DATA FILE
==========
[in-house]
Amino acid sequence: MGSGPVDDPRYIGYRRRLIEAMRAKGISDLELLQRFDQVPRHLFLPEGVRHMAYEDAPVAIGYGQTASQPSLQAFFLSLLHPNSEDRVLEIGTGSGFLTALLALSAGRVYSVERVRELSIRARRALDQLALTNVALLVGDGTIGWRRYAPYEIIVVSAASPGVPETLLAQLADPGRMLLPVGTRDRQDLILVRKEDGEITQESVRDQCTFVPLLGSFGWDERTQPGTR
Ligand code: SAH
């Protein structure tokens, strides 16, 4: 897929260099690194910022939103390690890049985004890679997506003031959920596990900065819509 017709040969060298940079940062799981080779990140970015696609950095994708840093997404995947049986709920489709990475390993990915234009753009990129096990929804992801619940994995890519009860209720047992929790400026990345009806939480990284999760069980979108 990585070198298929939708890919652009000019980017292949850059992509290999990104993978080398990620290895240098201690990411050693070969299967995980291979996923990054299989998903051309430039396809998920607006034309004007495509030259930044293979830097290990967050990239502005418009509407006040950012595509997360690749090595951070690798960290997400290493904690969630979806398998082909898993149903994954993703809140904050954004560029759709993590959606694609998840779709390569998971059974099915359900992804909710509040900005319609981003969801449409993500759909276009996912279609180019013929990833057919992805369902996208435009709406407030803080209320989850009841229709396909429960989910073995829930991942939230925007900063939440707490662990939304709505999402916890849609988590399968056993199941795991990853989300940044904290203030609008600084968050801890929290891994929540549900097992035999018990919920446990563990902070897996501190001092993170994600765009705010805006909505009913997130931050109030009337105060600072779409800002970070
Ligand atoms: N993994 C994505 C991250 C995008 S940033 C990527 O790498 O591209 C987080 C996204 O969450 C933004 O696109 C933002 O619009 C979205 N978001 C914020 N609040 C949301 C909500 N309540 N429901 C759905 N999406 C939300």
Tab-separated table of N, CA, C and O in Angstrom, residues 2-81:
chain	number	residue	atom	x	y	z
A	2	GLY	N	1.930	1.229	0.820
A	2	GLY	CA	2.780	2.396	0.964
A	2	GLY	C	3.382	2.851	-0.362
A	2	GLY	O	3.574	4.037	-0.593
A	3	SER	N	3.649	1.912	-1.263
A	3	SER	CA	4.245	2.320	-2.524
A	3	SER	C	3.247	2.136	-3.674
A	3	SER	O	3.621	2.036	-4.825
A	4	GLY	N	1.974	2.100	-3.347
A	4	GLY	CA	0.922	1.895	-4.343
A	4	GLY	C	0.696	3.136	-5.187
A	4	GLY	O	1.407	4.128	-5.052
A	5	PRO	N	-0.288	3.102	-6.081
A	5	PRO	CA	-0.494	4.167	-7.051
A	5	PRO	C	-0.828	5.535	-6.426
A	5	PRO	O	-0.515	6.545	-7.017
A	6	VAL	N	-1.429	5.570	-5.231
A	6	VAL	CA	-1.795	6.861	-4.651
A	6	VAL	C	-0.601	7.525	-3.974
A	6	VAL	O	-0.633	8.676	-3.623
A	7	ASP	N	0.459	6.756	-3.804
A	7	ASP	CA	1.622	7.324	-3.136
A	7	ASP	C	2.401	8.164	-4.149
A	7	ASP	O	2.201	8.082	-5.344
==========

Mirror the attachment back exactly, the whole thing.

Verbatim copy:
[in-house]
Amino acid sequence: MGSGPVDDPRYIGYRRRLIEAMRAKGISDLELLQRFDQVPRHLFLPEGVRHMAYEDAPVAIGYGQTASQPSLQAFFLSLLHPNSEDRVLEIGTGSGFLTALLALSAGRVYSVERVRELSIRARRALDQLALTNVALLVGDGTIGWRRYAPYEIIVVSAASPGVPETLLAQLADPGRMLLPVGTRDRQDLILVRKEDGEITQESVRDQCTFVPLLGSFGWDERTQPGTR
Ligand code: SAH
């Protein structure tokens, strides 16, 4: 897929260099690194910022939103390690890049985004890679997506003031959920596990900065819509 017709040969060298940079940062799981080779990140970015696609950095994708840093997404995947049986709920489709990475390993990915234009753009990129096990929804992801619940994995890519009860209720047992929790400026990345009806939480990284999760069980979108 990585070198298929939708890919652009000019980017292949850059992509290999990104993978080398990620290895240098201690990411050693070969299967995980291979996923990054299989998903051309430039396809998920607006034309004007495509030259930044293979830097290990967050990239502005418009509407006040950012595509997360690749090595951070690798960290997400290493904690969630979806398998082909898993149903994954993703809140904050954004560029759709993590959606694609998840779709390569998971059974099915359900992804909710509040900005319609981003969801449409993500759909276009996912279609180019013929990833057919992805369902996208435009709406407030803080209320989850009841229709396909429960989910073995829930991942939230925007900063939440707490662990939304709505999402916890849609988590399968056993199941795991990853989300940044904290203030609008600084968050801890929290891994929540549900097992035999018990919920446990563990902070897996501190001092993170994600765009705010805006909505009913997130931050109030009337105060600072779409800002970070
Ligand atoms: N993994 C994505 C991250 C995008 S940033 C990527 O790498 O591209 C987080 C996204 O969450 C933004 O696109 C933002 O619009 C979205 N978001 C914020 N609040 C949301 C909500 N309540 N429901 C759905 N999406 C939300």
Tab-separated table of N, CA, C and O in Angstrom, residues 2-81:
chain	number	residue	atom	x	y	z
A	2	GLY	N	1.930	1.229	0.820
A	2	GLY	CA	2.780	2.396	0.964
A	2	GLY	C	3.382	2.851	-0.362
A	2	GLY	O	3.574	4.037	-0.593
A	3	SER	N	3.649	1.912	-1.263
A	3	SER	CA	4.245	2.320	-2.524
A	3	SER	C	3.247	2.136	-3.674
A	3	SER	O	3.621	2.036	-4.825
A	4	GLY	N	1.974	2.100	-3.347
A	4	GLY	CA	0.922	1.895	-4.343
A	4	GLY	C	0.696	3.136	-5.187
A	4	GLY	O	1.407	4.128	-5.052
A	5	PRO	N	-0.288	3.102	-6.081
A	5	PRO	CA	-0.494	4.167	-7.051
A	5	PRO	C	-0.828	5.535	-6.426
A	5	PRO	O	-0.515	6.545	-7.017
A	6	VAL	N	-1.429	5.570	-5.231
A	6	VAL	CA	-1.795	6.861	-4.651
A	6	VAL	C	-0.601	7.525	-3.974
A	6	VAL	O	-0.633	8.676	-3.623
A	7	ASP	N	0.459	6.756	-3.804
A	7	ASP	CA	1.622	7.324	-3.136
A	7	ASP	C	2.401	8.164	-4.149
A	7	ASP	O	2.201	8.082	-5.344